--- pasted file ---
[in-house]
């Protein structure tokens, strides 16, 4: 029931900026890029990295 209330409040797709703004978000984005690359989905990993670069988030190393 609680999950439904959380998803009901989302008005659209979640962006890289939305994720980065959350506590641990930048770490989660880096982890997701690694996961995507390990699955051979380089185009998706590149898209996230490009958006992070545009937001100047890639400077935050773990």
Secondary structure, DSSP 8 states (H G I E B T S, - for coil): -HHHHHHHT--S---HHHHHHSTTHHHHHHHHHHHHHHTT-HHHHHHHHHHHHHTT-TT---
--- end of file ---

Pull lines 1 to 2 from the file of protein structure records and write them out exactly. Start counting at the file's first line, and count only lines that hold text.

[in-house]
């Protein structure tokens, strides 16, 4: 029931900026890029990295 209330409040797709703004978000984005690359989905990993670069988030190393 609680999950439904959380998803009901989302008005659209979640962006890289939305994720980065959350506590641990930048770490989660880096982890997701690694996961995507390990699955051979380089185009998706590149898209996230490009958006992070545009937001100047890639400077935050773990």